Judges rule on custody issues

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When modifying custody, the change in circumstances required by Indiana Code doesn't need to be so decisive in nature as to make the change necessary for the child's welfare, the Indiana Court of Appeals ruled today.

The holding comes in In re the marriage of: Julie C. v. Andrew C., No. 49A05-0909-CV-523, in which Julie C. argued the trial court abused its discretion by making a de facto modification to joint physical custody and declining to modify joint legal custody to sole legal custody to her; by declining to find Andrew in contempt for failing to pay support; and for not awarding her attorney fees.

Julie has primary physical custody of their two children with Andrew having parenting time on certain days of the week and certain weekends. Andrew later filed a motion to modify his parenting time, seeking to spend more time with his kids. He wanted them to stay with him Monday through Wednesday because that's when his fiancee had custody of her children and they wanted the children to spend time together. Julie then filed for modification of legal custody and back child support because Andrew owed $560.

The trial court found there was a substantial change under Indiana Code Section 31-17-2-21 to warrant modifying parenting time. It awarded Andrew the time he requested and that he pay $10 a week to satisfy his arrearage. The trial court didn't find him in contempt.

The trial court ordered a de facto modification of custody to joint physical custody, the appellate court concluded. Under I.C. 31-17-2-21, a trial court can't modify a custody order unless it's in the best interest of the child and there is a substantial change in one or more of the factors a court may consider under I.C. Section 31-17-2-8. There were additional changes beyond the father's impending marriage - the oldest child wanted to spend more time with his father, and Andrew is attempting to blend his present and future family.

The Court of Appeals also rejected Julie's claim that the change in circumstances must be so decisive in nature to make the change in custody necessary for the child's welfare.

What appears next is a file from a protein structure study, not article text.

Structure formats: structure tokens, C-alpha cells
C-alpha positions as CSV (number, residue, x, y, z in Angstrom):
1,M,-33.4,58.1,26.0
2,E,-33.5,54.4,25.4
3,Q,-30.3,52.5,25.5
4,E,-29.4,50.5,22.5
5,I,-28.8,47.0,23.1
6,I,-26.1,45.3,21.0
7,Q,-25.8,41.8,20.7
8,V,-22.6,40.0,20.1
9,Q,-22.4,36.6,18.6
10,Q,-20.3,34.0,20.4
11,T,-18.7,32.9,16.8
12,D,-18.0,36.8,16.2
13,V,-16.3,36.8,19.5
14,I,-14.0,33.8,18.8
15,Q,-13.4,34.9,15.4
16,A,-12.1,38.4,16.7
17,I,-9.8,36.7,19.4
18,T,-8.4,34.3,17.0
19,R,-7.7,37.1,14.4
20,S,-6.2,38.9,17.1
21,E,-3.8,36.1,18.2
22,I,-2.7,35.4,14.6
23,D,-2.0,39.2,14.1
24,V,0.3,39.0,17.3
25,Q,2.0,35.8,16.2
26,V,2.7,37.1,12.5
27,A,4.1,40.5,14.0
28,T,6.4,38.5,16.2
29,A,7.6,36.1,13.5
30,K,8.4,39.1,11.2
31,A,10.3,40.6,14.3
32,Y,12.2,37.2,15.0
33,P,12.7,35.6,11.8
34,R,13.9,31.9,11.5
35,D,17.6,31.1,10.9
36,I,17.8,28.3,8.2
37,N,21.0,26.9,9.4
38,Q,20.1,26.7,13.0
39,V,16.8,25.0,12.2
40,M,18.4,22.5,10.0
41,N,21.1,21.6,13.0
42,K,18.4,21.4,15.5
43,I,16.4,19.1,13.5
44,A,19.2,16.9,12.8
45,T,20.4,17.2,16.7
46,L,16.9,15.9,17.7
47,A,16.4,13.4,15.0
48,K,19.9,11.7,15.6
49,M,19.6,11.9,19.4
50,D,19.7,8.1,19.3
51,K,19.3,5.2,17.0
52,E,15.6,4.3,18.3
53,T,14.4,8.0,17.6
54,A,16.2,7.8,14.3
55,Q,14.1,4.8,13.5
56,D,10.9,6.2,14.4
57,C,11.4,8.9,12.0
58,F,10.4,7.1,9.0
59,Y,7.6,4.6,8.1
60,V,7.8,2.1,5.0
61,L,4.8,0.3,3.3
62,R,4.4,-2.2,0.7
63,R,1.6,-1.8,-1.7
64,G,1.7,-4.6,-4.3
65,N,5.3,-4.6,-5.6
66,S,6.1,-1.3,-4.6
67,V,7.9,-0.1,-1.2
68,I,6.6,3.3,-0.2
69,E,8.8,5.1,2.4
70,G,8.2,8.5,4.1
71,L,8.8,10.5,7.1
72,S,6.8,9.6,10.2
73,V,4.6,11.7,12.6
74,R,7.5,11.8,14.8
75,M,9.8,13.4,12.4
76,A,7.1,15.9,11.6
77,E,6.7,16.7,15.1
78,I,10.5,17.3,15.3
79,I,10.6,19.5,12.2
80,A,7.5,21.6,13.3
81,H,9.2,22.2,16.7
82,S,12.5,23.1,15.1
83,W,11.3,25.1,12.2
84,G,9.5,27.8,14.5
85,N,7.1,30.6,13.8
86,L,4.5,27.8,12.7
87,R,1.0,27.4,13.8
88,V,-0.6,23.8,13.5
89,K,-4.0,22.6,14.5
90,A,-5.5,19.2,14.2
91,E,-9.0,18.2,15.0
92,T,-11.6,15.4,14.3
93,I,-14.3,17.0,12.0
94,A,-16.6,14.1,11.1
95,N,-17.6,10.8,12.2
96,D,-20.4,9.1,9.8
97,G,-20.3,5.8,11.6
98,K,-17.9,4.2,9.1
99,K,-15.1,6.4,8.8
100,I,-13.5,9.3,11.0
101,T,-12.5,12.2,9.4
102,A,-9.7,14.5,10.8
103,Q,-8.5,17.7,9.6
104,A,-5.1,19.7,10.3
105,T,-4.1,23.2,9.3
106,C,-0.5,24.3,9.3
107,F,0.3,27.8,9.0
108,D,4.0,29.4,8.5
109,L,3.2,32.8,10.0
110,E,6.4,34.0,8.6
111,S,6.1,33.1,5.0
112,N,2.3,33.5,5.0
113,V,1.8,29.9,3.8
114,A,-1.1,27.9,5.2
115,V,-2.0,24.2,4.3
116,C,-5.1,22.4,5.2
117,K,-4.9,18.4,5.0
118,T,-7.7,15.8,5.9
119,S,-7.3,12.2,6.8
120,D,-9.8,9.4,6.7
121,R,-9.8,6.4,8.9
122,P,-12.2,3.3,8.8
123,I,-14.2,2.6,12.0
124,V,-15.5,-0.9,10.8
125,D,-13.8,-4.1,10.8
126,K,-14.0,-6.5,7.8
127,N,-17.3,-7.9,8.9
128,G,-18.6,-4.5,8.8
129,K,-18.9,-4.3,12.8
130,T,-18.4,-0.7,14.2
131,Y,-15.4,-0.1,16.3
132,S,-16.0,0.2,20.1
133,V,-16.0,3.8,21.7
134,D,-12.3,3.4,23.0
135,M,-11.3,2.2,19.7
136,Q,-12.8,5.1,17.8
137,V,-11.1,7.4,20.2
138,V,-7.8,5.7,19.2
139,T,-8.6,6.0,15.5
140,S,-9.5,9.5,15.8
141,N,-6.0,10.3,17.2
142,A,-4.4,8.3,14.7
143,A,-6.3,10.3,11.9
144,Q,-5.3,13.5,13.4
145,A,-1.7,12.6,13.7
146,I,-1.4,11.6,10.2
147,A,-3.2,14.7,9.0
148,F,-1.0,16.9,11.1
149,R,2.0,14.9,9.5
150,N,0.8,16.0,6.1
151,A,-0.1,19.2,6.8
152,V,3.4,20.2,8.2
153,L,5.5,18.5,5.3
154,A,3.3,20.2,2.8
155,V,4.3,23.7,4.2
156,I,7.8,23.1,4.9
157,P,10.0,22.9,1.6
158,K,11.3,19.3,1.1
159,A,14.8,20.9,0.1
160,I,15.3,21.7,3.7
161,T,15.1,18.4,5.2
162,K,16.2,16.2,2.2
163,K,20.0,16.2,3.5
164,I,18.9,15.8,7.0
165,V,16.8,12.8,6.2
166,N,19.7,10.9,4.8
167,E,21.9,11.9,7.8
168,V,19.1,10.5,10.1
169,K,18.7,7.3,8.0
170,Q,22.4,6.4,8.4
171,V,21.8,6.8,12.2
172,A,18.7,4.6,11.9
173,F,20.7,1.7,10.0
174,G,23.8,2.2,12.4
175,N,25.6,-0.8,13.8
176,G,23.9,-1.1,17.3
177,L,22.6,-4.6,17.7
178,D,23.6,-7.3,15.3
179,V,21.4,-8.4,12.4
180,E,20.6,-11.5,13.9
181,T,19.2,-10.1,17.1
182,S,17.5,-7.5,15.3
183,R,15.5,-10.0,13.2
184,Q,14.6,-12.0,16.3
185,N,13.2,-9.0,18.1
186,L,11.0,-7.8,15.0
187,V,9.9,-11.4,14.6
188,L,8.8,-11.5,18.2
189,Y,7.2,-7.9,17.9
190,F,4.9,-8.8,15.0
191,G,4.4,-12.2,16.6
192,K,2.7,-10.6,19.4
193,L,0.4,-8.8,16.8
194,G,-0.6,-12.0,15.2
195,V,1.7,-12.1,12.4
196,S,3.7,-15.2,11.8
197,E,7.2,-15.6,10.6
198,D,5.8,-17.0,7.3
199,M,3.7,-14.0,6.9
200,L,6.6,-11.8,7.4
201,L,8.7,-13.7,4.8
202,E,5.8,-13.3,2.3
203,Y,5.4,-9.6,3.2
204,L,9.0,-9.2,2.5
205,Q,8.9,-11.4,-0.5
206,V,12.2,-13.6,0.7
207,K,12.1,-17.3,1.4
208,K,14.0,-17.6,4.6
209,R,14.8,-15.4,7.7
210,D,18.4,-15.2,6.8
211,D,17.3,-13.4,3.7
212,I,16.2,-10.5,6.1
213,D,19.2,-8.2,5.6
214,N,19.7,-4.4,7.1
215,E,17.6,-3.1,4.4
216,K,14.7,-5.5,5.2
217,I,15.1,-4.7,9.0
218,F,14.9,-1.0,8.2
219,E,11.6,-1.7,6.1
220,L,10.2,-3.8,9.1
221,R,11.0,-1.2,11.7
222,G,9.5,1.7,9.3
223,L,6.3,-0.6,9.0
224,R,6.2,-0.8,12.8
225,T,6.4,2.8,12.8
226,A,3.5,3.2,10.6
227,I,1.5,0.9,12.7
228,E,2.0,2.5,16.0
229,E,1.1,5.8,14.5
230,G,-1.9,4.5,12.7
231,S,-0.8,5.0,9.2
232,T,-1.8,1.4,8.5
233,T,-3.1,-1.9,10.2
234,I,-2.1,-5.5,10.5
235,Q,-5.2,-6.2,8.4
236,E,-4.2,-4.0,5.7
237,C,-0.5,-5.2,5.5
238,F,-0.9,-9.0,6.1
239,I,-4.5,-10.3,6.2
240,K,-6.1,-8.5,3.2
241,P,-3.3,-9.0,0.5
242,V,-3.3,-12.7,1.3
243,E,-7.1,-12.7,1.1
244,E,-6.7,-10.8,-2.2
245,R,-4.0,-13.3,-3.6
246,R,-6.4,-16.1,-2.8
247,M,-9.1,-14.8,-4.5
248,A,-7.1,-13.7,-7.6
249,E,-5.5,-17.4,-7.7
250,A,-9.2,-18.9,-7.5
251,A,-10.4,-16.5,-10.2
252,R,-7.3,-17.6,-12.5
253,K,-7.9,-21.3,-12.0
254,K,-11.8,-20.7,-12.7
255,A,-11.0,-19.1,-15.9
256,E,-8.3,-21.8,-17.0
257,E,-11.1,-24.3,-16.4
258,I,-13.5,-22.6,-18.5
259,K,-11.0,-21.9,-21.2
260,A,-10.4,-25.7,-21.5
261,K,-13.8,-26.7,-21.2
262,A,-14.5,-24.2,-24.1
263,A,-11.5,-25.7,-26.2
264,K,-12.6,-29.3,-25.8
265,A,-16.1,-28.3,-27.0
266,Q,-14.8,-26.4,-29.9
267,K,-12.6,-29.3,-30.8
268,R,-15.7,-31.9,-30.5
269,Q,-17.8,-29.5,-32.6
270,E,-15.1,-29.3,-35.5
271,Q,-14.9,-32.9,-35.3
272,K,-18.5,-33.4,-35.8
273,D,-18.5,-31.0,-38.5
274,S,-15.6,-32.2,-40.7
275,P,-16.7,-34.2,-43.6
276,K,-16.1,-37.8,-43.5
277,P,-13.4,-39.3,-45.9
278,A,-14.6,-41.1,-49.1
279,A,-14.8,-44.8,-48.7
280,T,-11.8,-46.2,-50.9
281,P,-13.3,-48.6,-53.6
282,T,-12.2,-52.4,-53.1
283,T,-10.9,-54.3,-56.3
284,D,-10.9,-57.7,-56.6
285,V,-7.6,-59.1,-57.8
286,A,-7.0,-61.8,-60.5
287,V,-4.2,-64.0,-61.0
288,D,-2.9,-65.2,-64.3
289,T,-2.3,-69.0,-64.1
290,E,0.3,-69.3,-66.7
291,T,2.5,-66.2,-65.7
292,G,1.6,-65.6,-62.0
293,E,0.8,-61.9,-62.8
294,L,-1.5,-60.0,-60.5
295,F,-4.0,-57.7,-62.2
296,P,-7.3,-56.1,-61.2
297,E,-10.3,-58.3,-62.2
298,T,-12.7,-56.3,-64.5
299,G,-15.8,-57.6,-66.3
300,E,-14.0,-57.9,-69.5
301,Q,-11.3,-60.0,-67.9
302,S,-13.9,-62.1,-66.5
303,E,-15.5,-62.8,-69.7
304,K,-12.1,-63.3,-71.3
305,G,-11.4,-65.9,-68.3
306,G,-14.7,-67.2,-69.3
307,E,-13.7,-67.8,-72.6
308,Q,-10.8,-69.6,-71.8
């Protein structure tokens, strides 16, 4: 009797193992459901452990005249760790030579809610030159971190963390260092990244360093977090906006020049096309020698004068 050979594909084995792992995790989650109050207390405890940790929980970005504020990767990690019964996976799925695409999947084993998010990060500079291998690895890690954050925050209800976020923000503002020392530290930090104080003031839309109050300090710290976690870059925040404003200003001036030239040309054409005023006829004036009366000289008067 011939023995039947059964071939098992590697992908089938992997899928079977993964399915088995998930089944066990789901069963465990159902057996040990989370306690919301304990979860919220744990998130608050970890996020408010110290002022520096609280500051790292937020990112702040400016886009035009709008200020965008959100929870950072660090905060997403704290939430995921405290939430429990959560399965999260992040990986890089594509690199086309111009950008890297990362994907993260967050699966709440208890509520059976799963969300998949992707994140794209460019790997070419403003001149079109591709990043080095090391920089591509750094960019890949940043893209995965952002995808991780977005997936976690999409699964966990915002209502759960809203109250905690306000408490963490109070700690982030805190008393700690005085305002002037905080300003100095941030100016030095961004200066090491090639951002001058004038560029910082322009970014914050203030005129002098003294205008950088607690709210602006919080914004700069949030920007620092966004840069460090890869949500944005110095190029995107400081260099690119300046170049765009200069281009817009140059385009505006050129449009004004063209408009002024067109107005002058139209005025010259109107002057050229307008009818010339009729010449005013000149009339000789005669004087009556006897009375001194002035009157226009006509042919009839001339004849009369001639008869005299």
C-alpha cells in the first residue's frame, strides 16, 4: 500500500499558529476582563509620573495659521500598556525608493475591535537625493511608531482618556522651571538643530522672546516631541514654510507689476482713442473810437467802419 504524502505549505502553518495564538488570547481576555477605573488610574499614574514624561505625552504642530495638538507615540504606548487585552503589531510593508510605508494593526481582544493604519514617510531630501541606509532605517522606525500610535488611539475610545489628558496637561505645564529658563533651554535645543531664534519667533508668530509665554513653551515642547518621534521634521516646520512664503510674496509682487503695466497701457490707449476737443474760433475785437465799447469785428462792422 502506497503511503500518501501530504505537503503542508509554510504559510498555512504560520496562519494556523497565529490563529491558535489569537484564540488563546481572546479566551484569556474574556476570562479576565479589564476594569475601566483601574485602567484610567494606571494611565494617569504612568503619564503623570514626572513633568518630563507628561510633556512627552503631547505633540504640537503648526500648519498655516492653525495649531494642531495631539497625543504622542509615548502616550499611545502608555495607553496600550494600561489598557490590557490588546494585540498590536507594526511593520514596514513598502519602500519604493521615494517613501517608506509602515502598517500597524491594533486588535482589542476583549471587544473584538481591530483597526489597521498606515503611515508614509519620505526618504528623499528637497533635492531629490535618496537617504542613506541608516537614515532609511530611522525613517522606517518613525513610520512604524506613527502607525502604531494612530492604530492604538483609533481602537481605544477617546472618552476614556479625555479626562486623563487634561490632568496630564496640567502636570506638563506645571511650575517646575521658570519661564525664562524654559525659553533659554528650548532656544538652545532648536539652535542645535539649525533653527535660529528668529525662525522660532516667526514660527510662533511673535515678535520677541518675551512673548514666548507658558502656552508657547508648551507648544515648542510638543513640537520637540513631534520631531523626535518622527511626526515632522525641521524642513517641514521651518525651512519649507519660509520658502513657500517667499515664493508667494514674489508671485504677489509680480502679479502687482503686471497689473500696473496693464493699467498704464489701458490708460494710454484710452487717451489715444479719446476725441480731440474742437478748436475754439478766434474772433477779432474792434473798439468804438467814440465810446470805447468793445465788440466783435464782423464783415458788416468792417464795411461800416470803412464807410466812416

"As the decisive-in-nature language is intertwined with the requirement of unreasonableness, and unreasonableness is no longer required in light of the 1994 amendment, the change in circumstances required by Section 31-17-2-21 need not be so decisive in nature as to make a change in custody necessary for the welfare of the child," wrote Judge Nancy Vaidik.

The judges used the factors listed in I.C. Section 31-17-2-15 to determine the trial court didn't abuse its discretion by not awarding Julie sole legal custody. The trial court is in the best position to weigh the evidence and assess witness credibility, noted Judge Vaidik.

The appellate court also affirmed the decision by the trial court not to find Andrew in contempt on owed child support, affirmed the amount of child support it ordered he pay, and affirmed the decision to not award Julie attorney fees.


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  1. This state's high court has spoken, the fair question is answered. Years ago the Seventh Circuit footnoted the following in the context of court access: "[2] Dr. Bowman's report specifically stated that Brown "firmly believes he is obligated as a Christian to put obedience to God's laws above human laws." Dr. Bowman further noted that Brown expressed "devaluing attitudes towards pharmacological or psycho-therapeutic mental health treatment" and that he made "sarcastic remarks devaluing authority of all types, especially mental health authority and the abortion industry." 668 F.3d 437 (2012) SUCH acid testing of statist orthodoxy is just and meet in Indiana. SUCH INQUISITIONS have been green lighted. Christians and conservatives beware.

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